Printers

Miracles take a little time: We do the impossible at once

Jeff Dray discovers that, although he does his best to meet his customers' expectations, sometimes he can't produce the miracle that they seem to be asking for.

I always try to exceed customer expectations, but one glance was enough to show me that this time, there was going to have to be a reality check.

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One of my favorite calls recently was a request from a company to go out and do a safety check on a printer that had been in a building that had burnt to the ground.

I was expecting to see a printer that was smoke blackened and a customer keen to be sure it was in working order before it was plugged in and switched on.

When I arrived, the customer was waiting. "Great," she said, "I need to get this working as soon as possible." She led me into a temporary building, and I was struck by the smell of burnt plastic.

"What do you think? How long will it take to fix it?"

I looked around the room. There were a lot of misshapen items in the room — melted telephones, blackened faxes, charred desks, and distorted chairs. The most noticeable thing was the smell. Burnt plastic and extinguishing foam aren't going to rival Chanel any time soon.

"We saved the best stuff; most of it had to go into the dumpster, but we believe in re-use or recycling where possible."

"Where's the printer?" I asked.

"Over here," she said, indicating an object that resembled the aftermath of a very serious car accident.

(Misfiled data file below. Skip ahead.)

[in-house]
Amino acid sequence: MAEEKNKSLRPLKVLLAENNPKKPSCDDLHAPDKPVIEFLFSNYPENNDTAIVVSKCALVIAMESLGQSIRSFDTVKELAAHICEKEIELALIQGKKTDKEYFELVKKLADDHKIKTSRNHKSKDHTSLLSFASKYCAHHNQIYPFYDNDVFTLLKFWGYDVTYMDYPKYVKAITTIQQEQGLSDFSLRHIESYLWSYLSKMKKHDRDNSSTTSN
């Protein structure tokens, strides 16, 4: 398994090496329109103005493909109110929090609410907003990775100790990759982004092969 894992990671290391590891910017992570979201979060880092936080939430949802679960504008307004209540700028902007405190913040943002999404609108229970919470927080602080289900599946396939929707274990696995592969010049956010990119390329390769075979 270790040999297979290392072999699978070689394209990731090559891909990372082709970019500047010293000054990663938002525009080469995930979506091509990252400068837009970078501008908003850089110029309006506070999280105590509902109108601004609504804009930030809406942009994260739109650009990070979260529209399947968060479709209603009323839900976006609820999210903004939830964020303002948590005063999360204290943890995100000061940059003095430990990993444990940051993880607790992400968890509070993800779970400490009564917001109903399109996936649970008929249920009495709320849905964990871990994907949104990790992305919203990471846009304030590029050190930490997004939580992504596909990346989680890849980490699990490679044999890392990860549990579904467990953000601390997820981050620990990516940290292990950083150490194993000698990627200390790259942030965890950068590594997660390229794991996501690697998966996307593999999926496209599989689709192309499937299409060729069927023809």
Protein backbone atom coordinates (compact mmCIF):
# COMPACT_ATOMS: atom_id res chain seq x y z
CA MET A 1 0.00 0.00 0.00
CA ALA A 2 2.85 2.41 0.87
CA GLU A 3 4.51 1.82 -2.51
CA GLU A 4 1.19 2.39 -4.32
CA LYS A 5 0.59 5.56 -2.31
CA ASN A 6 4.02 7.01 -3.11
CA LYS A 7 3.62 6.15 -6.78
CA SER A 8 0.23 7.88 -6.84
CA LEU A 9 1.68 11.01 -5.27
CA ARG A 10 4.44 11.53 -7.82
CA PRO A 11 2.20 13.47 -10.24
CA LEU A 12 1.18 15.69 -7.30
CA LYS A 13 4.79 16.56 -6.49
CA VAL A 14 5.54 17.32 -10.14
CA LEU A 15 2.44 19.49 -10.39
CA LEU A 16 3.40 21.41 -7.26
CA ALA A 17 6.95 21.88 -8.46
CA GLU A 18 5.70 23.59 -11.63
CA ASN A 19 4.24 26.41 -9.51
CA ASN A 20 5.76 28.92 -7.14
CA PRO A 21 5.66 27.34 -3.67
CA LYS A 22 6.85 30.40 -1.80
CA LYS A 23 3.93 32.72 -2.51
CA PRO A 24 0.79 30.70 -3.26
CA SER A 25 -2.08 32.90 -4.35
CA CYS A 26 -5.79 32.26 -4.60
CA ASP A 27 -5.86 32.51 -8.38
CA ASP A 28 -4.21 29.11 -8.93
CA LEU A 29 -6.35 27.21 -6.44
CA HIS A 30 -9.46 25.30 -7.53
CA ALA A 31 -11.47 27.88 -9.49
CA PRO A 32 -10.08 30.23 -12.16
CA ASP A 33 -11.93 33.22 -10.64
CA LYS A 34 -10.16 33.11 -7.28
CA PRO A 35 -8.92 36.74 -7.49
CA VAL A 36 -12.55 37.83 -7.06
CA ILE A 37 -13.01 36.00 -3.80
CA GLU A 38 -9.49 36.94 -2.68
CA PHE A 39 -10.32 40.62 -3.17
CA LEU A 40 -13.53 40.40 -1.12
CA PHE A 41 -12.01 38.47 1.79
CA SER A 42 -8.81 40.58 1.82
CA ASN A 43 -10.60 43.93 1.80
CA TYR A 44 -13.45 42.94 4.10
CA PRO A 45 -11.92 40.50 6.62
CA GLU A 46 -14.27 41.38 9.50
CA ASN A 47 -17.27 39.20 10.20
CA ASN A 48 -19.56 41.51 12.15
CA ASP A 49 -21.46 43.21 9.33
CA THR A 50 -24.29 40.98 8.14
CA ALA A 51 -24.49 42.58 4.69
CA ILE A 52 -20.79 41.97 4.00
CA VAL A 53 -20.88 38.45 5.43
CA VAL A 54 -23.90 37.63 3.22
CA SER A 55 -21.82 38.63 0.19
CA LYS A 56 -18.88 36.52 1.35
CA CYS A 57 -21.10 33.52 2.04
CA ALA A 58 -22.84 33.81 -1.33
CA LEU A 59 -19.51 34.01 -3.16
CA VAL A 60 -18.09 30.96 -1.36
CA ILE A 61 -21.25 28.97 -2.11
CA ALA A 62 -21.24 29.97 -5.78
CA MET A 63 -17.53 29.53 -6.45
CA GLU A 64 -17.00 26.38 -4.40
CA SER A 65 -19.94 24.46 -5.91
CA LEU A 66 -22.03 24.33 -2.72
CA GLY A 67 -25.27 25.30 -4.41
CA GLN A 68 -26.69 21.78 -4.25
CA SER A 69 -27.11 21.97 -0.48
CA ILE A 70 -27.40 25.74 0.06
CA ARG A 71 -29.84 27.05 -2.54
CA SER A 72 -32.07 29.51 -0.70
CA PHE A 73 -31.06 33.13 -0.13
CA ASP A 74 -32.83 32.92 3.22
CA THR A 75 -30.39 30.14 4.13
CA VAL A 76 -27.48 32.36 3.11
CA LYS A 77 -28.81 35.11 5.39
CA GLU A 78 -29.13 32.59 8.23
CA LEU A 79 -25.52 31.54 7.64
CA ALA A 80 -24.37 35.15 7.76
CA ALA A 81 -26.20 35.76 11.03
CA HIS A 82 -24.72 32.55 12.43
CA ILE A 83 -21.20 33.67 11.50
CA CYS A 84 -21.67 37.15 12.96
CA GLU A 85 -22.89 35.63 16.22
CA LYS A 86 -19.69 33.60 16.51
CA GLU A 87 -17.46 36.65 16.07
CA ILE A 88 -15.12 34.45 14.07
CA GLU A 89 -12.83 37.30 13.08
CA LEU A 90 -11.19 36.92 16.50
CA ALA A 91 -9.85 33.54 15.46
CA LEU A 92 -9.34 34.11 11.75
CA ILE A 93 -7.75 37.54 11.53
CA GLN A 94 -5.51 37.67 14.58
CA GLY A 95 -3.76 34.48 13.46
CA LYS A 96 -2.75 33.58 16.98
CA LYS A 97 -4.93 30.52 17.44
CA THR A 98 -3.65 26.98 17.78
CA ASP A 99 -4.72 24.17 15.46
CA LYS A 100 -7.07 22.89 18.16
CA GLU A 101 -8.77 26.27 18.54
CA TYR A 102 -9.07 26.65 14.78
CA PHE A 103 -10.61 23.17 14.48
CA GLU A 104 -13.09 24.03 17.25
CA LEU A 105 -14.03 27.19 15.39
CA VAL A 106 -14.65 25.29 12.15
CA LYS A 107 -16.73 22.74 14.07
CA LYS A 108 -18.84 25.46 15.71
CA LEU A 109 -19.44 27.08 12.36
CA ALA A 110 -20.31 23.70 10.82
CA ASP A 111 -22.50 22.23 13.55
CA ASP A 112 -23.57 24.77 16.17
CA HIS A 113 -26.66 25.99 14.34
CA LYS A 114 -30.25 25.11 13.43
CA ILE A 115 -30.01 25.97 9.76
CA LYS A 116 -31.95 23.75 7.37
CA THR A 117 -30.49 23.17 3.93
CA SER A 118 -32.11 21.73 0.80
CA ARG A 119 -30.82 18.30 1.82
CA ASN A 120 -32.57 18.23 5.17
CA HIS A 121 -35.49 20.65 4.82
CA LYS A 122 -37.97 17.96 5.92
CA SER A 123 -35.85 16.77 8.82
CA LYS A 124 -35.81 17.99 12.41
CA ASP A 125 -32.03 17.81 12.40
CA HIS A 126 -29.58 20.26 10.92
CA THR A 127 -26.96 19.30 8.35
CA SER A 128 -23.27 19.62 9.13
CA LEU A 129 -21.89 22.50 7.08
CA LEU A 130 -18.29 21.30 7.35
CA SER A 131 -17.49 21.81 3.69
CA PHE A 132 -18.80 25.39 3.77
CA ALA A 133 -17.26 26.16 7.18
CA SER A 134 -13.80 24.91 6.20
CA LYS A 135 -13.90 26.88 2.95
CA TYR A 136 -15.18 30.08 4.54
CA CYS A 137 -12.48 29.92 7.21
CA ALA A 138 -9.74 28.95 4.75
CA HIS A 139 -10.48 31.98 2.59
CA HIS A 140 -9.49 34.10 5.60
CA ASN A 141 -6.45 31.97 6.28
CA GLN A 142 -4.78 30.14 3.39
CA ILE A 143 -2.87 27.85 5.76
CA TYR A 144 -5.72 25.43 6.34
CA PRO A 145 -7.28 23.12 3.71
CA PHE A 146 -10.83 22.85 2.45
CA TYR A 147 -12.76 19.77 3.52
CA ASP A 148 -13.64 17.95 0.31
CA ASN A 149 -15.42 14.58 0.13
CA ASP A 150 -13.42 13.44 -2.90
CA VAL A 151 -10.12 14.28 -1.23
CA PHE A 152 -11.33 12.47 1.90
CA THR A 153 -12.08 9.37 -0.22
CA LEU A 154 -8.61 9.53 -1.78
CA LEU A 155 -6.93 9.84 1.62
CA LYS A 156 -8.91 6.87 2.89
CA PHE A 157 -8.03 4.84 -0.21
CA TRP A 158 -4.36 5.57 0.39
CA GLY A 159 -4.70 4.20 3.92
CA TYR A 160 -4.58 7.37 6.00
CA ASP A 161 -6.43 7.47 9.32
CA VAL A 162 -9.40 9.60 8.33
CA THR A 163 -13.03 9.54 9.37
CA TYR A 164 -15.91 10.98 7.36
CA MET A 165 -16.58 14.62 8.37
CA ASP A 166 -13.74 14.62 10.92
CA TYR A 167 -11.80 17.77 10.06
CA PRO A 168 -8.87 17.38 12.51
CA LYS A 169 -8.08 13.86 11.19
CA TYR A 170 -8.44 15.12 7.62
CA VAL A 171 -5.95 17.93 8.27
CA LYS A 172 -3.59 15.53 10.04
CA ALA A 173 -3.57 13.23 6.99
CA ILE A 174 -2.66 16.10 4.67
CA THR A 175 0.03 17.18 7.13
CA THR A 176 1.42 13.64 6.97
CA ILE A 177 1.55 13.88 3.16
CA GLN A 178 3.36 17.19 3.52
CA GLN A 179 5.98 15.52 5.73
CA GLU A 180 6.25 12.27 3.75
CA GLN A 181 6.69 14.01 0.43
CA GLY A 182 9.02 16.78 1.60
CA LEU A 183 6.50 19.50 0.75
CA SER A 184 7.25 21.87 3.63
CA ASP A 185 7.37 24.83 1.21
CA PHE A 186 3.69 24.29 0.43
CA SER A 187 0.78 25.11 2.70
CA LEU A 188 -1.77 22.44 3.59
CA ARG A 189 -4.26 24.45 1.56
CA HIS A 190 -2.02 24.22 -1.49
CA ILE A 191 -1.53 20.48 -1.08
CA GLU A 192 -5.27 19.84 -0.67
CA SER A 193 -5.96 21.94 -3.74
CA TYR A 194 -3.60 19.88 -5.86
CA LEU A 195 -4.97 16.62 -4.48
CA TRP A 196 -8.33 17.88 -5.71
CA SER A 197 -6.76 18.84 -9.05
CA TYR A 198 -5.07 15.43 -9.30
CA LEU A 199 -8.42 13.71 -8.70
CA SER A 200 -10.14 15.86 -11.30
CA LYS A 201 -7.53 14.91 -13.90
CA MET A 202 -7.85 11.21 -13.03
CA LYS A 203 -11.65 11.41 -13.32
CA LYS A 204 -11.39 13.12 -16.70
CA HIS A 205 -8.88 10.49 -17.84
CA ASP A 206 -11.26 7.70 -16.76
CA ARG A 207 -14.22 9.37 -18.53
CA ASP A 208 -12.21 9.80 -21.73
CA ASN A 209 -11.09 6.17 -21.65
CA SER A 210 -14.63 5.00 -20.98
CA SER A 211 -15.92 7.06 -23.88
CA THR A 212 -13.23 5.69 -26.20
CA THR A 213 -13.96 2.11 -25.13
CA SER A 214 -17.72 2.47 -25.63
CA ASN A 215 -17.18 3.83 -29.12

It had been a laser printer, top of the range with collator, four feeders, and double-sided printing option. I knew this only because I spotted the serial number plate hanging off the back of the blob.

It had been just about two feet tall but was now less than nine inches. All the casings and paper trays had been melted into a shapeless blob.

"Not too much work for you, is it? I expect you have spares for most of this?"

I wondered how to break it to them. About the only thing I could save was the power cord, and even that was a bit suspect and smelt awful.

"I don't think that I can do anything with this; there is too much damage."

"That's just typical of big business — most things can be mended, but nobody wants to put the effort in."

"The trouble is that there is no part of the machine that isn't damaged. It would cost a fortune to rebuild; you would have to replace everything."

The customer became less friendly.

"I want a written condition report for the insurance company, and don't even think about billing me for it."

"Well, as it isn't a machine fault, any time I spend on it would be chargeable."

She replied with one of my least favorite customer sayings: "I don't want to hear that!"

Well, whether that was what she wanted to hear or not, that was the fact of the matter, so I bluntly asked her what she wanted me to do.

I could not understand how anyone would think that I could do anything with the printer, although I was touched by her confidence in my skills.

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